Director Ava DuVernay’s new series ‘Queen Sugar’ is a wonderland of black humanity
I want to live in Ava’s world. I have to find a portal that will take me there. I plan to search old houses until I find the wardrobe where I can cross over from this reality, turn left at the lamppost, and keep walking until I find the Narnia, which director Ava DuVernay created in the new Queen Sugar series, which premiered Tuesday and Wednesday night on OWN.
The soundtrack of Ava’s world is provided by the intense, evocative, enigmatic MeShell Ndegeocello. You don’t move through Ava’s world in syncopated steps; you let MeShell lead you down unexpected paths as you follow the languid desire of her voice. Ava’s visuals are marked by an erotic cinematography of the Southern Louisiana landscape where the series is set. Every frame evokes a Faulkner novel, pays homage to a Julie Dash film and forges a new link in both Kate Chopin’s and Zora Neale Hurston’s feminist chains, while still offering an entirely original point of view.
Like the South itself, DeVernay’s Queen Sugar never allows us to view the present without visual cues of the past. We watch a proud black man and his son walk through rows of sugar cane on land they own. As the camera pulls away, the rows extend behind them, forcing us to consider the past. We are called to remember the history of the U.S. South, the Caribbean, and the African coast — generations of black bodies stolen and broken for sugar and its profits. The beauty of the Southern terrain is always juxtaposed against the violence of its history. Southern trees bear strange fruit and the melody of our anthem will never be in tune if it isn’t played in the key of this historical truth. In Ava’s world, we do not forget our history, because every glance at her achingly beautiful world reminds us of our pain, our progress, and our possibility.
I want to live in Ava’s world, where black people are fully human — all of them. The first episodes of Queen Sugar felt more like film than television. OWN made the unprecedented decision to air the premiere as commercial-free director’s cuts in two parts (Brava, Oprah!) allowing the episodes to take on atypical pacing. In effect, across Tuesday and Wednesday nights, DuVernay gave viewers a film whose characters we will have the pleasure of following throughout an entire season of television. And what extraordinary characters they are. Each one rendered and brought to life with rare complexity. Charley — the rich, light-skinned, sister — is not a lonely fool we should automatically root against or a perfect success we should clearly aspire to be. Nova — the breathtaking, brown, activist, sister — is neither an angry foil nor a magical answer for the family. We can’t assume we know these characters; we have to invest our attention and care in getting to know them. Perhaps if we could see one another through DeVernay’s lens, we could address the racial and partisan divides threatening to tear us apart.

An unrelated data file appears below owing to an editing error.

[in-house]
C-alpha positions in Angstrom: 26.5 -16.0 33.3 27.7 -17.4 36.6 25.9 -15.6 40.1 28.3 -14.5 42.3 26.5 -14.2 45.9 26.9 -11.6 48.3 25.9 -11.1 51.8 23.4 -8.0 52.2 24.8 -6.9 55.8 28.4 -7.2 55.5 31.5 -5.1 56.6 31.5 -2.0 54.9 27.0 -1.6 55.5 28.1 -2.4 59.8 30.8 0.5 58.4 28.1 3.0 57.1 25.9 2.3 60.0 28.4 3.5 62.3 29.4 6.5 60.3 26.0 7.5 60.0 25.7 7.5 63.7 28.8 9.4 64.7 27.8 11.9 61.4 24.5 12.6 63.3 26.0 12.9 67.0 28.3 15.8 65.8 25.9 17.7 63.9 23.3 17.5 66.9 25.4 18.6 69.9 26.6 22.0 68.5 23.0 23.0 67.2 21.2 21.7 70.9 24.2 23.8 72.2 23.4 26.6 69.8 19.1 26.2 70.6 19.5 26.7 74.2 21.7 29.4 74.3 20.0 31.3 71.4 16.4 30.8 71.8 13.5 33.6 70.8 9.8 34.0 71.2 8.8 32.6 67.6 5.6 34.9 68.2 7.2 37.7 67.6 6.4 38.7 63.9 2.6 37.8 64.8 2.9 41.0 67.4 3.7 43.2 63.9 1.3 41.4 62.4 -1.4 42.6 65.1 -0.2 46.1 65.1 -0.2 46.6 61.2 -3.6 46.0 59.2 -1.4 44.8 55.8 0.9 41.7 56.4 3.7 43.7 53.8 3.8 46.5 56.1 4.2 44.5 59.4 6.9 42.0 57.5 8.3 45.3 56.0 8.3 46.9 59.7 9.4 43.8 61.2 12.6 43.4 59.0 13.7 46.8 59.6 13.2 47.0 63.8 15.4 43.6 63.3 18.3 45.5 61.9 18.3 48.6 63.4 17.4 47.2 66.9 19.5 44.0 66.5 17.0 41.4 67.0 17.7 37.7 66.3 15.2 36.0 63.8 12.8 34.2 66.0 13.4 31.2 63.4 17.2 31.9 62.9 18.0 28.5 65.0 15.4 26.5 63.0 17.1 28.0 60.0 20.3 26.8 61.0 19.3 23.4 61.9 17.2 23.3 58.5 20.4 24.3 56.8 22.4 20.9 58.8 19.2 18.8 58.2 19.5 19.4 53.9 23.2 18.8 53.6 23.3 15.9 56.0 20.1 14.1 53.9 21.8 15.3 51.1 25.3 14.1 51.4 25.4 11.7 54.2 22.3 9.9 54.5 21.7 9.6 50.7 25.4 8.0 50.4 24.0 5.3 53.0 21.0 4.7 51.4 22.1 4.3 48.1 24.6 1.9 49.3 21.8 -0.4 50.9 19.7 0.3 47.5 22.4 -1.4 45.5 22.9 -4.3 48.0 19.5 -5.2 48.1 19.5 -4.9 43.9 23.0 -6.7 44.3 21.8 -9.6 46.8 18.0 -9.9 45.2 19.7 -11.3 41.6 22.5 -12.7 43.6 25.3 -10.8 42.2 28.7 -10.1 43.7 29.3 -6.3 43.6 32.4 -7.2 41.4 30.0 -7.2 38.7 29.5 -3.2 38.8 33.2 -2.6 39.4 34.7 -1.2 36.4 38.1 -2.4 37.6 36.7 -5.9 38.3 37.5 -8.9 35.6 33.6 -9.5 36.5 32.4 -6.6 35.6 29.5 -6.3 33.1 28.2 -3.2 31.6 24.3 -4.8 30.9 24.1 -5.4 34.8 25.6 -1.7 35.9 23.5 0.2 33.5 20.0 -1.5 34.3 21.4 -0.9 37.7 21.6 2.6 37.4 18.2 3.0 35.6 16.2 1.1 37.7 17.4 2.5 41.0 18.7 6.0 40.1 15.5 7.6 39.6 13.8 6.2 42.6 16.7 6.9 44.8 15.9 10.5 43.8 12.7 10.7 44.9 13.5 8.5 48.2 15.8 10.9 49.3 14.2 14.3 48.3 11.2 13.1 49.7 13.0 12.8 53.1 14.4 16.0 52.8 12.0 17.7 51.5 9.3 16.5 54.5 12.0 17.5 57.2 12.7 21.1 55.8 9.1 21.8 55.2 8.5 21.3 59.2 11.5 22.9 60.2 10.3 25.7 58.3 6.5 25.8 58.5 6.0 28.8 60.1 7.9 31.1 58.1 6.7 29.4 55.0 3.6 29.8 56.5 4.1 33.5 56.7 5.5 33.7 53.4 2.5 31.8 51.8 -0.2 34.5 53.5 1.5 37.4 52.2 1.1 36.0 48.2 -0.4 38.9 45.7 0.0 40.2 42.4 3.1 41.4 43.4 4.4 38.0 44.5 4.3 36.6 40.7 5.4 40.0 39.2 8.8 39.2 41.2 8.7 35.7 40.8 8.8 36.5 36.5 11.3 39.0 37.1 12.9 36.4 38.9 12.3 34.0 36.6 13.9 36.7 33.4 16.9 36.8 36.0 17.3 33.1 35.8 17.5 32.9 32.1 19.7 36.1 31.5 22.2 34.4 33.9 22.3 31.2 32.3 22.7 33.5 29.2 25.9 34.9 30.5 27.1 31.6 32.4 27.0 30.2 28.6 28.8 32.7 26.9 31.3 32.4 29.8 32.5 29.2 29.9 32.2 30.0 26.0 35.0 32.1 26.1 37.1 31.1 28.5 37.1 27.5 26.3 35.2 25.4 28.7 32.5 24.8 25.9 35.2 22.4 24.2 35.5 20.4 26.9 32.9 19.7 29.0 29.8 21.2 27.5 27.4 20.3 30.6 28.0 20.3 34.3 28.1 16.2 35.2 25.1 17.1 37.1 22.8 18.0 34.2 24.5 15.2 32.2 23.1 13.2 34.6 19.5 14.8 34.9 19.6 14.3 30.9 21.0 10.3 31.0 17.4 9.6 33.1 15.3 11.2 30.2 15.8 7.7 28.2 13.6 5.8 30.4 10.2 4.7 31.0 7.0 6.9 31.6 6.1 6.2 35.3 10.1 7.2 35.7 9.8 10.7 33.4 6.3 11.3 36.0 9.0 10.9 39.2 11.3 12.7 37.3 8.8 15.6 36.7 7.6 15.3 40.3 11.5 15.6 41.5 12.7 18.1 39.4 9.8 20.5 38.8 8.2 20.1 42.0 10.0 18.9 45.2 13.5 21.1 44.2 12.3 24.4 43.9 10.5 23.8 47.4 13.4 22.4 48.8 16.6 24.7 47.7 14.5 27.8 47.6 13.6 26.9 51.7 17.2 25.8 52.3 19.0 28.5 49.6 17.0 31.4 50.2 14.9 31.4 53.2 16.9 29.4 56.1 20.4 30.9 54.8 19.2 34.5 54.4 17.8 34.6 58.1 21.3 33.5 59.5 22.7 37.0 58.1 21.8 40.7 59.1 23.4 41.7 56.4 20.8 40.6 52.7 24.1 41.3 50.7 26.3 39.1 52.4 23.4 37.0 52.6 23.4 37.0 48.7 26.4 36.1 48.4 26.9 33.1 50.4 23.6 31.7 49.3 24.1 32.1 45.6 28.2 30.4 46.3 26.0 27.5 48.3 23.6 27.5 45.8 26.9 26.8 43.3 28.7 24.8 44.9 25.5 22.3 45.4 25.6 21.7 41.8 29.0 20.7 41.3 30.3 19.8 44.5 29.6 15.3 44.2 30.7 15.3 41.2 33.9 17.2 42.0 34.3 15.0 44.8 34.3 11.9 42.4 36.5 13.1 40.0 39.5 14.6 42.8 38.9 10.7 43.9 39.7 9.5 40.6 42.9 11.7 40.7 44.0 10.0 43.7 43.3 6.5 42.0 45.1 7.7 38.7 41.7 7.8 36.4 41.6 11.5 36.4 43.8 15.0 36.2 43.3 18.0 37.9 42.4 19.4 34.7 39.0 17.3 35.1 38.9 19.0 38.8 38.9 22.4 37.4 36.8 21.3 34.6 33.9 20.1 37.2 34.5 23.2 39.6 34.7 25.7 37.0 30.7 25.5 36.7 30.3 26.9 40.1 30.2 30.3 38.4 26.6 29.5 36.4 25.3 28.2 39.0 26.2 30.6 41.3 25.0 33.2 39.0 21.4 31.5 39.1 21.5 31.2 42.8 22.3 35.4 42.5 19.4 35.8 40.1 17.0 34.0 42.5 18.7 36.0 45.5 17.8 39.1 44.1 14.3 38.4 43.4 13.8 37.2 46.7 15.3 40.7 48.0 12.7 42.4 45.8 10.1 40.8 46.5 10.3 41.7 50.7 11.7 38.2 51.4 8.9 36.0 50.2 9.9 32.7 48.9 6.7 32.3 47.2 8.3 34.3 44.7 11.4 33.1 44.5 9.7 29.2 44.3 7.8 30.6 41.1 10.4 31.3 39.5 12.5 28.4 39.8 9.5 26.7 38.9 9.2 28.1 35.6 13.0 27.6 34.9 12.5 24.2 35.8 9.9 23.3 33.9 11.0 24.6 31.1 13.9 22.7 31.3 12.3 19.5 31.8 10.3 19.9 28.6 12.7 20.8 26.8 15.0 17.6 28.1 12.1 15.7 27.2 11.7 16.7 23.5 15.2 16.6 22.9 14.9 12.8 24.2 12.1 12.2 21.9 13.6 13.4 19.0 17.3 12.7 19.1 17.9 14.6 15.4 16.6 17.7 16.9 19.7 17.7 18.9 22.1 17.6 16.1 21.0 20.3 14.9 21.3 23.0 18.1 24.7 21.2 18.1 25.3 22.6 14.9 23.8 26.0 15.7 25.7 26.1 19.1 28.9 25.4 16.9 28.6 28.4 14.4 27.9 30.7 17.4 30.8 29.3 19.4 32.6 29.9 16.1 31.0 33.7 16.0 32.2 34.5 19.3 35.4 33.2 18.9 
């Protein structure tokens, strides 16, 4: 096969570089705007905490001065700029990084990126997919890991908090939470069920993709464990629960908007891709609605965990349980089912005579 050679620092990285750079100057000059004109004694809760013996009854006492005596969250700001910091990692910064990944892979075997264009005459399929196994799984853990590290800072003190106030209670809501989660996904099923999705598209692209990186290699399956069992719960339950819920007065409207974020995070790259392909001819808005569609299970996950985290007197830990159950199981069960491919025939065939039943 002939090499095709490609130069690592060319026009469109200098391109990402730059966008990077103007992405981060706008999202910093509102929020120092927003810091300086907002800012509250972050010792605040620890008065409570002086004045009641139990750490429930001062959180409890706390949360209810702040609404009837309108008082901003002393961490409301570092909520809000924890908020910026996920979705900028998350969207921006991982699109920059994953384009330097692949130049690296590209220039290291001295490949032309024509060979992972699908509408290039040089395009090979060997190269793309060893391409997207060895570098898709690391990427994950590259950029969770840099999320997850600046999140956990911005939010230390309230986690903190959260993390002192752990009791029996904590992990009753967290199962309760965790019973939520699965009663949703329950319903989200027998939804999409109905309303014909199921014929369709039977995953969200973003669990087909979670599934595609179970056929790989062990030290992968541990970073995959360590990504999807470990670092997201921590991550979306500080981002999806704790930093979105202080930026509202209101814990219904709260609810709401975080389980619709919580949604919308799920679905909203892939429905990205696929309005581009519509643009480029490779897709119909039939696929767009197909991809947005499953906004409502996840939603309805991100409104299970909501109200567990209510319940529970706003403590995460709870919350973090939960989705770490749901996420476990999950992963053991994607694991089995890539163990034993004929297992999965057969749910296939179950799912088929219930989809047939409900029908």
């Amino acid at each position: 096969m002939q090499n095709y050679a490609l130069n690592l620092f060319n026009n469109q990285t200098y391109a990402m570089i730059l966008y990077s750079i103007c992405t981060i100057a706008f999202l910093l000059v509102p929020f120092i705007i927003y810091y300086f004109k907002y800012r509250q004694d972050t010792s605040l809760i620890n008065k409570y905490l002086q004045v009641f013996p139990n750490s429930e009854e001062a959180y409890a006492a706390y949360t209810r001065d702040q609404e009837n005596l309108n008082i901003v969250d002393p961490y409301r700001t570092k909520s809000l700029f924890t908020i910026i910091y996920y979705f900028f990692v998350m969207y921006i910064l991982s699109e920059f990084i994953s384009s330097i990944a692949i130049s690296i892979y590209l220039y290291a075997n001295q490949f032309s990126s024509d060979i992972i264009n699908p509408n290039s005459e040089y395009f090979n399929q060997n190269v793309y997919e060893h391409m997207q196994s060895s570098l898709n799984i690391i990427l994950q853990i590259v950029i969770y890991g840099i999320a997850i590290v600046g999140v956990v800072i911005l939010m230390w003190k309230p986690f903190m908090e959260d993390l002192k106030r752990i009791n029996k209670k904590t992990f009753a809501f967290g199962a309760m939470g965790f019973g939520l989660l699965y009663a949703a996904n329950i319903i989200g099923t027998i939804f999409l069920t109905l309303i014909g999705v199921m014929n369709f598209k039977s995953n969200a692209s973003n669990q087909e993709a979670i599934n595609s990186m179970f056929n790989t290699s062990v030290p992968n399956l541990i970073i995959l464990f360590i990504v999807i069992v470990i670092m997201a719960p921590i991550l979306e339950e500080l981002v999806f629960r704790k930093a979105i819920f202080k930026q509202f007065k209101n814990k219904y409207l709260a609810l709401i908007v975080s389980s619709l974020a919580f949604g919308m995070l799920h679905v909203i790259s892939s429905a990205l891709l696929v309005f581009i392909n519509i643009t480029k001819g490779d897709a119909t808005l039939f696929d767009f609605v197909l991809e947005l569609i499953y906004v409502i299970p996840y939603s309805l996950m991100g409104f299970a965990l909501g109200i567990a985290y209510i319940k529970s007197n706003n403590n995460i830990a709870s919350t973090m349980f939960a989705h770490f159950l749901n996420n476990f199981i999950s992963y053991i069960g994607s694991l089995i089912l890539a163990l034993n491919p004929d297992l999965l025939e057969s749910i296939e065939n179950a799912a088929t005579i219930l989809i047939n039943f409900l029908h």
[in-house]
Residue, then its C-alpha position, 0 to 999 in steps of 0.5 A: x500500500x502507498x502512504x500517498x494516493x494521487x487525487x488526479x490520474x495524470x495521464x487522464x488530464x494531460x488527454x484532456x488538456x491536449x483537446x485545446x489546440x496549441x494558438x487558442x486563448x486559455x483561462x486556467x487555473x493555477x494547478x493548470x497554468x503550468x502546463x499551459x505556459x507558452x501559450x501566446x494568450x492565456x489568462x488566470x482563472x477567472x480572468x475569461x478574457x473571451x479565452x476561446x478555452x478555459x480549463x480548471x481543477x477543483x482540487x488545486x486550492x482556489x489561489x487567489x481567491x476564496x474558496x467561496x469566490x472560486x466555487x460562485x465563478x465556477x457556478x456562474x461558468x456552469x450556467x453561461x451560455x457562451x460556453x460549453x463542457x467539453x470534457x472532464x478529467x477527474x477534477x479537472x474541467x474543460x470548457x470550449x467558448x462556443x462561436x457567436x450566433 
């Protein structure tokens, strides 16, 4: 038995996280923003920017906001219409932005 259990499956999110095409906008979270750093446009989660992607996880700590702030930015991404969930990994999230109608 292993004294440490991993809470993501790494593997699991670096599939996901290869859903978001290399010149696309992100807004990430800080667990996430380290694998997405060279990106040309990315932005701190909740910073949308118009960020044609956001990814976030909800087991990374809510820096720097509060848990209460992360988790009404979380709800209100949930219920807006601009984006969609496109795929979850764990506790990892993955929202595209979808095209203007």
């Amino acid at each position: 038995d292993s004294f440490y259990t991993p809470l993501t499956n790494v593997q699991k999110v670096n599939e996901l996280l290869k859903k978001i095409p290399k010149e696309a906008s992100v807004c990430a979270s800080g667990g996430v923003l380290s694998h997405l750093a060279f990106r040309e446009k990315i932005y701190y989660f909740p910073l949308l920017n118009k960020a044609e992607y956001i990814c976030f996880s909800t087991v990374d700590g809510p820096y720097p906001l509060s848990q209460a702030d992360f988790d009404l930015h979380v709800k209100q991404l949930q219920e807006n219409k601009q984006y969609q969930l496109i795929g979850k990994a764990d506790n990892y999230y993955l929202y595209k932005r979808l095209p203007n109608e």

We watch as the one Bordelon brother, Ralph Angel, delicious and dangerous, holds up a corner store with the gun stuffed in his waistband then returns to his beloved son on the playground and lifts him tenderly. In another scene, the anger seethes so close to the surface of Ralph Angel’s clenched fists that we just pray he will turn around and get back into the truck. Then DeVernay allows us to watch as he bears witness to his beloved father’s crossing to the other side of eternity — three generations of Southern black manhood embracing wordlessly. Men have a full range of emotions in Ava’s world. And children are not just props; they have ideas and feelings, humor and heartache. In Ava’s world, black people are fully human, and exquisitely gorgeous.
But here is the reason I most want to live in the world DuVernay created. In Ava’s world, everyone — every single one — is woke to intersectional analysis. Spoiler alert: If you haven’t seen the show and don’t want to know what happens, stop reading now.
A central element of the first episode is a “ripped from the headlines” storyline at the heart of current debates around sexual assault, rape culture, and bystander complicity. Charley Bordelon-West is married to a star basketball player whose rookie teammates are accused of sexual assault after a potentially damaging, but apparently ambiguous videotape emerges. Charley and her husband publicly support the young players and are praised by media for doing so. Charley’s confidence in her husband’s fidelity and the innocence of his colleagues borders on smug. Then while she is watching her husband play a live game, a TMZ-like website releases a hotel surveillance video showing her husband groping and carrying a naked young woman into the hotel room for his teammates. Presumably these are things that might happen in the world we live in.
Here is what happens in Ava’s world.
As video goes viral and each fan in the arena sees the shocking footage on his or her mobile device, the reaction is the same — each begins to boo and shout “rapist!” Every professional basketball fan knows what this video means. Every person in the arena recognizes that this young woman has not consented to sex. Every person in the arena knows that if a partner has not given consent, then the sex act is rape. Every fan in the arena knows that if you are watching a rapist play your favorite sport for your favorite team, the appropriate reaction is to boo. Instantly. Loudly. The moment Charley sees the video, she knows too. She is devastated, but she is not confused. Boo. Boo. Boo. Boo.
Damn it, where is that wardrobe?